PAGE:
US manufacturing grew at its slowest pace in two years in July as new orders contracted, a troubling development for the faltering economy. The Institute for Supply Management said its index of national factory activity fell to 50.9, the lowest level since July 2009, from 55.3 in June.
Economists had expected a reading of 54.9. A reading below 50 indicates contraction in manufacturing.
The economy almost ground to a halt in the first half of the year, government data showed on Friday with output expanding at a tepid a 1.3% annual pace in the second quarter after advancing just 0.4% in the prior period.
The ISM report suggested the much anticipated bounce back in growth in the second quarter would probably be feeble.
Manufacturing, which accounts for about 12% of GDP, has shouldered the weak recovery from the recession of 2007-09.
Activity last month was held back by weak new orders, whose index fell to 49.2 from - the lowest in two years, from 51.6 in June. Prices paid index fell to 59 from 68, while the employment index fell to 53.5 from 59.9.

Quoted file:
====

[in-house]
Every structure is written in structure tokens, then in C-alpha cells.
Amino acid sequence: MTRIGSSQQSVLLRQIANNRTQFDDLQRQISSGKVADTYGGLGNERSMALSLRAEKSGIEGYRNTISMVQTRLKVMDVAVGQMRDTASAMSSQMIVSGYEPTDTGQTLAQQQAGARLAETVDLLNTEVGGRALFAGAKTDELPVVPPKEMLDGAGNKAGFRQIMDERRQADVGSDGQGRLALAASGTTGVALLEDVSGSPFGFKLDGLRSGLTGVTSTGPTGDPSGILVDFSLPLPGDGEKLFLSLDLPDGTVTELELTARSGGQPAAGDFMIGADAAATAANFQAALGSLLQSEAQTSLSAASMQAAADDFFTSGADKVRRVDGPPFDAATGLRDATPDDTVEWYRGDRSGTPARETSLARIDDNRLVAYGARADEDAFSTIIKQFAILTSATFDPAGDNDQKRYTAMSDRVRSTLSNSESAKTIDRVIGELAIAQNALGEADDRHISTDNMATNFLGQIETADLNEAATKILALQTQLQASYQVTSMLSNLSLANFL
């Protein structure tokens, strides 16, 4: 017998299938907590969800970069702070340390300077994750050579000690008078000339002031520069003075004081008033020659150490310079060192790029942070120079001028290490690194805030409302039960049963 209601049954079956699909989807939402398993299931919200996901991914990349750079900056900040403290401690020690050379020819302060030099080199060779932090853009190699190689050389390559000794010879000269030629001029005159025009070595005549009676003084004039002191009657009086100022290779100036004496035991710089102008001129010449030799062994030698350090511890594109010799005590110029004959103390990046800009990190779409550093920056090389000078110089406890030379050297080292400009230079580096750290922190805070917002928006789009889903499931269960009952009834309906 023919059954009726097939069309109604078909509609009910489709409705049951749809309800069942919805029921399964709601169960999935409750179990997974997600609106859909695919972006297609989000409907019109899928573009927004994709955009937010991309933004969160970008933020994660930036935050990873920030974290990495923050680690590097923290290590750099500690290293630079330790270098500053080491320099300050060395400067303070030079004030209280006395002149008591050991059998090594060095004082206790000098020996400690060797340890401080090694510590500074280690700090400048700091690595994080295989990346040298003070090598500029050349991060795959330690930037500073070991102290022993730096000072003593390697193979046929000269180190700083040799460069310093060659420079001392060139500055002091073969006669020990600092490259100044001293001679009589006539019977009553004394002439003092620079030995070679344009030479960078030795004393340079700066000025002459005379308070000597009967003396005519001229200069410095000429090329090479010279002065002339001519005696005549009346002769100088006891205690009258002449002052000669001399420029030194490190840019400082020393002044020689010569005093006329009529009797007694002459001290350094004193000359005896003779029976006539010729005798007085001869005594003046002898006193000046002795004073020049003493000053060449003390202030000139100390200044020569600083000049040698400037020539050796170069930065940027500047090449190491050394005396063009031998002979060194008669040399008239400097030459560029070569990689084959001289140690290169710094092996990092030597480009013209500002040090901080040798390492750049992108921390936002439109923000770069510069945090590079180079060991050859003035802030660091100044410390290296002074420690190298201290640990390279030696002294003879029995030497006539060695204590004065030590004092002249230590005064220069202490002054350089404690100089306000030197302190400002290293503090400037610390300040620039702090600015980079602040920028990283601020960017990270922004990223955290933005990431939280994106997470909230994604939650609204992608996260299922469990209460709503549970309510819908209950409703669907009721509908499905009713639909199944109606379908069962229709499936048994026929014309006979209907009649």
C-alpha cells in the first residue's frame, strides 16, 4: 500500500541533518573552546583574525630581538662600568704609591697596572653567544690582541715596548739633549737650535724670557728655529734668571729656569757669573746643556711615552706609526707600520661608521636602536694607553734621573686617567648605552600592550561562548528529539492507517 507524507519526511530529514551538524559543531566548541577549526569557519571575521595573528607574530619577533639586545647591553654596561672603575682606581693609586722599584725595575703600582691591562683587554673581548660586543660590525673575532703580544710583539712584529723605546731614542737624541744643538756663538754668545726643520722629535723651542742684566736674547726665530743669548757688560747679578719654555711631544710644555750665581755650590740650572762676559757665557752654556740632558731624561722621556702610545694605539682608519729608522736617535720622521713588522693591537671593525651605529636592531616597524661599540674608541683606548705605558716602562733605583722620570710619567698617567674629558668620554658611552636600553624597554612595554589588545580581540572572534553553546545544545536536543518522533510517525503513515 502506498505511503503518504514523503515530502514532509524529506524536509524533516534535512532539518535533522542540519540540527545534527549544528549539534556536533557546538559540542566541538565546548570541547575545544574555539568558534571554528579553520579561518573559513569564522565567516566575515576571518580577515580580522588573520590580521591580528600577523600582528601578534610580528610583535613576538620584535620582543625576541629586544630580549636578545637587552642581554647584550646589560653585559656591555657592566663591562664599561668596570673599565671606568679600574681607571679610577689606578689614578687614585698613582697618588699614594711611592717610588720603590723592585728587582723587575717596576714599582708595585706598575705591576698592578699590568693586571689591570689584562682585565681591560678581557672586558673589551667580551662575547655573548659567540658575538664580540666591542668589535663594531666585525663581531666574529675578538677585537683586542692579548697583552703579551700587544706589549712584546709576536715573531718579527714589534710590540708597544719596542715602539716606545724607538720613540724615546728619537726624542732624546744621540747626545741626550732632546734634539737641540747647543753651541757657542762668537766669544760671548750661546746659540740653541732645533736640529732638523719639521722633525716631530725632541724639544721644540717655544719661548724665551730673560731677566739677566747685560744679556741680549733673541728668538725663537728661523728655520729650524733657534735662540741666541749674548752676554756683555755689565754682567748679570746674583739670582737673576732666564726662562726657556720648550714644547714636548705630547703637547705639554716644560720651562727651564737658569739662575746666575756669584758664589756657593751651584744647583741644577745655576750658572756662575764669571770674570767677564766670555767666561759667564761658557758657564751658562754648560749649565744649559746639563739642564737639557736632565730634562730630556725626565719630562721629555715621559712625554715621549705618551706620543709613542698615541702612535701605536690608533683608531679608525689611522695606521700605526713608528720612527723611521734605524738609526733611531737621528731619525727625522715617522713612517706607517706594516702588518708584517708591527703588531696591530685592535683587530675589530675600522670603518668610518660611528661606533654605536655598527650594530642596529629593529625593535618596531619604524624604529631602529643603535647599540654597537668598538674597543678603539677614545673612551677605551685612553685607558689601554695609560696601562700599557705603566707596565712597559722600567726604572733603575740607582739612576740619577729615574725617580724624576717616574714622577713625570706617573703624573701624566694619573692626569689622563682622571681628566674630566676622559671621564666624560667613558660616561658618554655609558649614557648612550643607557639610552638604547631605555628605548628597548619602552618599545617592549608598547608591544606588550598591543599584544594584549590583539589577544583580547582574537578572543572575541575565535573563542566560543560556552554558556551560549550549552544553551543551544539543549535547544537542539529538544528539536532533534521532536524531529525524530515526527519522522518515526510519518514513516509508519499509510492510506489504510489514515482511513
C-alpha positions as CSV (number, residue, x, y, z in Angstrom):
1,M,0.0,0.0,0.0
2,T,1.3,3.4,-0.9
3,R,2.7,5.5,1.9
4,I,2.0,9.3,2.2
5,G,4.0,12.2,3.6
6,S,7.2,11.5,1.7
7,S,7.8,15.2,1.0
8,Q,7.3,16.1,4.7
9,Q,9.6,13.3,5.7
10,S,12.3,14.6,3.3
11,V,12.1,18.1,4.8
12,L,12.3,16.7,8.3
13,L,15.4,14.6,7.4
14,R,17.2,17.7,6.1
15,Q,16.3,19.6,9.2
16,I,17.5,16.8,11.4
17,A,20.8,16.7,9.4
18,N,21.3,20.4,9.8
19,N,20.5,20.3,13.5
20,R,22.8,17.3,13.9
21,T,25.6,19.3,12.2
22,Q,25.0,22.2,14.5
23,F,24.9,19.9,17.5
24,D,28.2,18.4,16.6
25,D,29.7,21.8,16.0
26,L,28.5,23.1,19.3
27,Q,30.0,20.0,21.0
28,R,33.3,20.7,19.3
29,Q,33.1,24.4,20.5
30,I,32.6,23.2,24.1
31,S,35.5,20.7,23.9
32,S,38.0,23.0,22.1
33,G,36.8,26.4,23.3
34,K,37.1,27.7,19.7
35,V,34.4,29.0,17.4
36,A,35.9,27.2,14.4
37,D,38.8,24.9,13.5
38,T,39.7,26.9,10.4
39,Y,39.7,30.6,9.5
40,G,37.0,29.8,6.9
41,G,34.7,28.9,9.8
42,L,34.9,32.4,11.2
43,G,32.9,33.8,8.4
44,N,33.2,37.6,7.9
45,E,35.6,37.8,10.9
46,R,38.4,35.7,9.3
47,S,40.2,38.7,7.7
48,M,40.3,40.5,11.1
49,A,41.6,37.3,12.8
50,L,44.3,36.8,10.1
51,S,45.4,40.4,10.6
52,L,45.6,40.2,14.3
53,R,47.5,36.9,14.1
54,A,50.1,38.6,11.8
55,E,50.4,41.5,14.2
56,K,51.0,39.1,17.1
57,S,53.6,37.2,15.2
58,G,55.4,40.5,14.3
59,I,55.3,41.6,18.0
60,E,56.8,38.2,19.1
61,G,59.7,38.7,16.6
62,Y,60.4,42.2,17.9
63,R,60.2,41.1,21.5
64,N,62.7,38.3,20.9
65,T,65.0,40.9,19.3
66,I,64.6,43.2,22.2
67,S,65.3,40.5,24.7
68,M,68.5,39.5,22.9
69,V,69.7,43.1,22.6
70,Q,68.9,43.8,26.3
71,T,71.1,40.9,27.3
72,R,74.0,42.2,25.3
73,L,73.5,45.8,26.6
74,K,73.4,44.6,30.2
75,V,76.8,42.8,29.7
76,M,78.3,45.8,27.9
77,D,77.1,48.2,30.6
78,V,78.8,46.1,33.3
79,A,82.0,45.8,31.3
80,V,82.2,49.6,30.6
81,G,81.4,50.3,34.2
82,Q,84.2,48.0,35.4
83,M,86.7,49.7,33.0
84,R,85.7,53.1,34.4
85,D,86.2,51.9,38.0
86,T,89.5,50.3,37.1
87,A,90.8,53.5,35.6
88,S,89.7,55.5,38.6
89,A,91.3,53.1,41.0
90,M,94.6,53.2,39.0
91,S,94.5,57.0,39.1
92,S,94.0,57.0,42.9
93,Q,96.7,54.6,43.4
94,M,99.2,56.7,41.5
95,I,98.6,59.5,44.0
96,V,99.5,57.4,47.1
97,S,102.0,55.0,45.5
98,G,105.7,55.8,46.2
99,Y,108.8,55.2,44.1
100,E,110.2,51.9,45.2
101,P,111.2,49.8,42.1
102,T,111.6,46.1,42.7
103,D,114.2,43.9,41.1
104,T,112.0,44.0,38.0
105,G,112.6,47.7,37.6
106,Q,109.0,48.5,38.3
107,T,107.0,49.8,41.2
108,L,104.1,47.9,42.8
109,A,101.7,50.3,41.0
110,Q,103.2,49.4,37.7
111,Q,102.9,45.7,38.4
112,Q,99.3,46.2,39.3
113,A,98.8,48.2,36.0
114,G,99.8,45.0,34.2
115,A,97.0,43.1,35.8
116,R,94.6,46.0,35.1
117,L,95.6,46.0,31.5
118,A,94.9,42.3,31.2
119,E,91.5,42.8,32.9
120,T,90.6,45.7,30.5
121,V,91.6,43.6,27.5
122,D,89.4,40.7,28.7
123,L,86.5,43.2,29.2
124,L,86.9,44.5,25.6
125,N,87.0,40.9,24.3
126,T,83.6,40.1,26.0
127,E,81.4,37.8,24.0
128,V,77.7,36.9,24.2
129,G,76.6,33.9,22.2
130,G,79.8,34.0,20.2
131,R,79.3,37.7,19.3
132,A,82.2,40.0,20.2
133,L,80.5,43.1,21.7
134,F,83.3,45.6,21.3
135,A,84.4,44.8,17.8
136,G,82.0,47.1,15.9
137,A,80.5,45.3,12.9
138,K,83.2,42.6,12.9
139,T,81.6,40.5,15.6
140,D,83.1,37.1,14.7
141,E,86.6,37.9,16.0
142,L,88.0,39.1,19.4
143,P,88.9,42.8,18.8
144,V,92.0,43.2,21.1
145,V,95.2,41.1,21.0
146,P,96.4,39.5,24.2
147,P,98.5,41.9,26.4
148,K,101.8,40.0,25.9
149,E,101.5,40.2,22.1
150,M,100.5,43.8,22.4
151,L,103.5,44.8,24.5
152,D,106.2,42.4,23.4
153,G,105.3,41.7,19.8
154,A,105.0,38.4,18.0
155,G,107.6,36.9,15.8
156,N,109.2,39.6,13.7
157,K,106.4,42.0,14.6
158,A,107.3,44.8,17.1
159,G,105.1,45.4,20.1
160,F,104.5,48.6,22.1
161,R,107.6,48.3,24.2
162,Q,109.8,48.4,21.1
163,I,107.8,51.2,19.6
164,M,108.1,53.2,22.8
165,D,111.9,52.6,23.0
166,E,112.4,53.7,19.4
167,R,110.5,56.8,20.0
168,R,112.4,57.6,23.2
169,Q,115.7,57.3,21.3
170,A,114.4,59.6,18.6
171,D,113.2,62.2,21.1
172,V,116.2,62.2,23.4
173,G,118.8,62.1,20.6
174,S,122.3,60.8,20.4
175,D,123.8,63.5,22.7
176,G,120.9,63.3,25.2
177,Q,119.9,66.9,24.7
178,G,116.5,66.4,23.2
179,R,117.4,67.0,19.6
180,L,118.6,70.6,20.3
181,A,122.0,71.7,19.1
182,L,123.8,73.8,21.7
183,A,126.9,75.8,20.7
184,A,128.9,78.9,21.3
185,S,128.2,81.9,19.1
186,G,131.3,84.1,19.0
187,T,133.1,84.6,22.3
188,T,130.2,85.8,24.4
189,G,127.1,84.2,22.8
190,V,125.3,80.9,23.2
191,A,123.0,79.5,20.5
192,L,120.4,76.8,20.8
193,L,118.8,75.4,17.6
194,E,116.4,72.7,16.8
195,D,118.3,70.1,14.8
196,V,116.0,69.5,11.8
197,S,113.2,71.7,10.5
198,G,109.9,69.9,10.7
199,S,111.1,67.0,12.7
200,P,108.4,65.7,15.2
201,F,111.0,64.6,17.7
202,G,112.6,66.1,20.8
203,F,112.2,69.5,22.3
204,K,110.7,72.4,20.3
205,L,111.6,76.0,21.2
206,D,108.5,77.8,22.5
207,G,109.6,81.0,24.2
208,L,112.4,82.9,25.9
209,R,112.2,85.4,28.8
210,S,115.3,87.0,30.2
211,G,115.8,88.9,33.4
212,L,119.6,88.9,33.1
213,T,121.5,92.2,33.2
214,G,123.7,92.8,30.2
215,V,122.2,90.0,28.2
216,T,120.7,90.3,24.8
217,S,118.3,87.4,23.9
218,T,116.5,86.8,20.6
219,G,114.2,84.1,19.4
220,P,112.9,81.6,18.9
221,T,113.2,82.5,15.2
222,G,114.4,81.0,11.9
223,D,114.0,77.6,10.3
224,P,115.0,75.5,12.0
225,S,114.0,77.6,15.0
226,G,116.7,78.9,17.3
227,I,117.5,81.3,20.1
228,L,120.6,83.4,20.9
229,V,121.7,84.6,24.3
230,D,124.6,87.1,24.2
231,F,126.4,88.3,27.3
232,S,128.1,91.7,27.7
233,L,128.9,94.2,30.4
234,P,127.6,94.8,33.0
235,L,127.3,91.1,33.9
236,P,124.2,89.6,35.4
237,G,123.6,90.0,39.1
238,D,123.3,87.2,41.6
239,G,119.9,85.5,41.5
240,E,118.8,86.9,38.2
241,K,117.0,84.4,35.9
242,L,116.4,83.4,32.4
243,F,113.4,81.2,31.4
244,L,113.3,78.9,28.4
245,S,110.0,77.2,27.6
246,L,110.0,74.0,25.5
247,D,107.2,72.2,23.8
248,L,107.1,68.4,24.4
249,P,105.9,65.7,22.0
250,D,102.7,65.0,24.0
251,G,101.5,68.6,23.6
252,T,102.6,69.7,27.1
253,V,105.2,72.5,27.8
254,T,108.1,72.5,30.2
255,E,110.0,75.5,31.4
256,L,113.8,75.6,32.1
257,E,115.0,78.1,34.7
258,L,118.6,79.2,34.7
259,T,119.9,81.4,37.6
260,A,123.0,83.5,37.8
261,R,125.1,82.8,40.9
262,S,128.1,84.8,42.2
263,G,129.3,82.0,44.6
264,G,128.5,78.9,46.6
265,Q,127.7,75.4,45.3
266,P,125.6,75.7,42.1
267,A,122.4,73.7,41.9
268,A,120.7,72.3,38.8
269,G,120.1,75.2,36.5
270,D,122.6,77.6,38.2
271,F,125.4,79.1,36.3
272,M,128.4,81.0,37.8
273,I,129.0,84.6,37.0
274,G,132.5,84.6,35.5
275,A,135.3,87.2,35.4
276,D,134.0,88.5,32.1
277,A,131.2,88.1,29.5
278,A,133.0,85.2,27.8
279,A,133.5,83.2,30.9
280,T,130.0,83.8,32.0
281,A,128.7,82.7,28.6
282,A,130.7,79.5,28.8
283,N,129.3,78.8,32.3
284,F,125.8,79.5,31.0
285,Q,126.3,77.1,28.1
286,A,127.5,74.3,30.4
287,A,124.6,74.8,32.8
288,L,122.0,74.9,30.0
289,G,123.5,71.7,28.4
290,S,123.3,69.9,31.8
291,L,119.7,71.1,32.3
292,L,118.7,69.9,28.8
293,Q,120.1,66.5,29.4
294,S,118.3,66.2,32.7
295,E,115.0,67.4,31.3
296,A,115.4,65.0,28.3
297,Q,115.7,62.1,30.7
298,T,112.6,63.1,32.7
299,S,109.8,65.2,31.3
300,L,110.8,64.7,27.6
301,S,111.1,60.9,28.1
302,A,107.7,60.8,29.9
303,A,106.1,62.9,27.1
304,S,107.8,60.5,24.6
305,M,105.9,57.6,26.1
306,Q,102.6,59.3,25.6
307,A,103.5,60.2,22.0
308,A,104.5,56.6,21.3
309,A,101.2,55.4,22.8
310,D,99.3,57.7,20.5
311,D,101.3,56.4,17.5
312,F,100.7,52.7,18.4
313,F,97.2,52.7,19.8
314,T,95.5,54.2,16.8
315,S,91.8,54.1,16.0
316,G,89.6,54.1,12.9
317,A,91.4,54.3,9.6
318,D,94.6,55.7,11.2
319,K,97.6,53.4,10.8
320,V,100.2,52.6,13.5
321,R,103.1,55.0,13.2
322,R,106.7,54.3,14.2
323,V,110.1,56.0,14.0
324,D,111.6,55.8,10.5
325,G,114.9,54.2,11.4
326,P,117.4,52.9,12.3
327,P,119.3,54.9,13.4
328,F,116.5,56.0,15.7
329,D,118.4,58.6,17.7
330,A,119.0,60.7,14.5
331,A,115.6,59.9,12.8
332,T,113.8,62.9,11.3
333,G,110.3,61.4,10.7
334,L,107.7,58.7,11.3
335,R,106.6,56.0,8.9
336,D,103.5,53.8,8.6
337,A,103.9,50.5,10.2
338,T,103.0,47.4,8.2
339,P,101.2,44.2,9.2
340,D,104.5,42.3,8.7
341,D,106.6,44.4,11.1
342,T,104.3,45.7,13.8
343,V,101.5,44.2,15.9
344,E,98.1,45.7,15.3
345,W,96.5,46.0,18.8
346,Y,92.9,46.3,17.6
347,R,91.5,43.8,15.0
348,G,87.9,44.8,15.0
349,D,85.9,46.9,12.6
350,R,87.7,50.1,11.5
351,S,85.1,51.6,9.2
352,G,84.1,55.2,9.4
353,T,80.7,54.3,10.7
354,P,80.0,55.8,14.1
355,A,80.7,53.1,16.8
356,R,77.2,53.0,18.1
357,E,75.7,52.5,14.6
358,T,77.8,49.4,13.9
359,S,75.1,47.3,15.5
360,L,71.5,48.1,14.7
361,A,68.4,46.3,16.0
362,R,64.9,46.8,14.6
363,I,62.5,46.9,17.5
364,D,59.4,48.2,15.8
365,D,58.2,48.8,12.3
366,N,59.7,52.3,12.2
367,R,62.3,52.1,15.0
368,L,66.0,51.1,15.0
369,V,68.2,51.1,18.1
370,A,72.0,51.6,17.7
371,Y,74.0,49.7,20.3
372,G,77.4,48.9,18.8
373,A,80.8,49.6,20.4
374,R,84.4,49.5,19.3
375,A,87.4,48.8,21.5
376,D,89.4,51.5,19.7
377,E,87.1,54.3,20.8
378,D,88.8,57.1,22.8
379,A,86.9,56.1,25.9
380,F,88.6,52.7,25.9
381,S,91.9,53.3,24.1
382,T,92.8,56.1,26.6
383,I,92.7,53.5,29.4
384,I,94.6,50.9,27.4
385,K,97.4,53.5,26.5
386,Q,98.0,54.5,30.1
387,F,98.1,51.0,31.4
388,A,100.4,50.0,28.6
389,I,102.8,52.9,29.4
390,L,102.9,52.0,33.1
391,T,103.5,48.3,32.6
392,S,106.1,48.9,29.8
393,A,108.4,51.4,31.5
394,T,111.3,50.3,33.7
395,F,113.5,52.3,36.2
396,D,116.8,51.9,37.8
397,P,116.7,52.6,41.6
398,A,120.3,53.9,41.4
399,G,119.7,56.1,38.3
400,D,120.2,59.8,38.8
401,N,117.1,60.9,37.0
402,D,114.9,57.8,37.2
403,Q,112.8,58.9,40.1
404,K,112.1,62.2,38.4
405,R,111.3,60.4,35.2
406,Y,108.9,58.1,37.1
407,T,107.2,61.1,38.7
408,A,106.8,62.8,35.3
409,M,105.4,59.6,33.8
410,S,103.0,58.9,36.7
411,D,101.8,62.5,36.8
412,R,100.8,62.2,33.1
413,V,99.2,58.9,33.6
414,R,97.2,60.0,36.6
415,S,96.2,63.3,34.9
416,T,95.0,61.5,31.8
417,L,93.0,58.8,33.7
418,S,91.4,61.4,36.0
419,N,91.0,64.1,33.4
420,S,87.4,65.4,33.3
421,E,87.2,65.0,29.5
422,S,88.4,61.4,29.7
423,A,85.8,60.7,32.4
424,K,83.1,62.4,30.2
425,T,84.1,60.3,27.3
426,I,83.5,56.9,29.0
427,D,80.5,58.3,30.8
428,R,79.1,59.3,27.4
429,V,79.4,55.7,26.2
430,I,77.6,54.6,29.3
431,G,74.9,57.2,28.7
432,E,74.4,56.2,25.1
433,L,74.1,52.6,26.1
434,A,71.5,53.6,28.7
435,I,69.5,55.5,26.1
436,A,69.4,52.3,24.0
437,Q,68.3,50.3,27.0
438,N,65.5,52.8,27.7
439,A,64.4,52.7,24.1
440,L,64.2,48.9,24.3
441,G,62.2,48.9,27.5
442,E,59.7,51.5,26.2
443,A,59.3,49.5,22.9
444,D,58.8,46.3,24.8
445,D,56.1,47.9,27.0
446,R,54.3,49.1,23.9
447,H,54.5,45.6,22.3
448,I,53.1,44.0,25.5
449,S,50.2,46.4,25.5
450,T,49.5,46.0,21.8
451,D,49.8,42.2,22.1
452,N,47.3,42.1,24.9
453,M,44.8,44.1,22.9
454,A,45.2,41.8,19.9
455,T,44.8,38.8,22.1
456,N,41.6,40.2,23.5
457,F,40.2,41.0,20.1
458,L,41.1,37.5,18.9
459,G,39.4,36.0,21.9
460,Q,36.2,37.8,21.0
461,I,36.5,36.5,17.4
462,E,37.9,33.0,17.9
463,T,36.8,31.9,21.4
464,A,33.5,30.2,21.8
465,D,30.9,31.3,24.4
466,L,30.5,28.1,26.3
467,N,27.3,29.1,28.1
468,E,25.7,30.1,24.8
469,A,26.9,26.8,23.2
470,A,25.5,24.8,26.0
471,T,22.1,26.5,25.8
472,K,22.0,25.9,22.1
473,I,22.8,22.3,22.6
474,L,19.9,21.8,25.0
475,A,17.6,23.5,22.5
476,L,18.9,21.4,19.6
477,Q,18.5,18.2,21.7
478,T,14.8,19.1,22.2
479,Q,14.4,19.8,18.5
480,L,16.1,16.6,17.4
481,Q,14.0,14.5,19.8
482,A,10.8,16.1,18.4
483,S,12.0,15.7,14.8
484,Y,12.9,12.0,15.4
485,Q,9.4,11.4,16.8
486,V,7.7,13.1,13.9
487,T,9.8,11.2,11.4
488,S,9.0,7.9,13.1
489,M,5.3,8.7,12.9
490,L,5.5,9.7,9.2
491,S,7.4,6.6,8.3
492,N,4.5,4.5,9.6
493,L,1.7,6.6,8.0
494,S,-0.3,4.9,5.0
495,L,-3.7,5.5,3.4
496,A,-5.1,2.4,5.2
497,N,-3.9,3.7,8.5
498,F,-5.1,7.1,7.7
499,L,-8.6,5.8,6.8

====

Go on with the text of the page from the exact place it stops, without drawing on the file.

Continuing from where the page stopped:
A report from the Commerce Department showed construction spending advanced 0.2% to an annual rate of 772.32 billion, the Commerce Department said. May's construction spending was revised to a 0.3% increase rather than the previously reported 0.6% decline.
Economists had expected construction spending to be flat in June. Overall construction spending fell 4.7% from a year ago.
Private construction spending rose 0.8% to a seven-month high as an increase in non-residential outlays offset a second straight month of declines in spending on residential projects.
Spending on public construction projects dropped 0.7% to 278.91 billion dollars, the lowest level since March 2007. The decline reflected weak spending on federal projects, which dropped 2.2%. State and local government spending fell 0.6% to the lowest level since November 2006.
The Labour Department will release its monthly jobs data on Friday.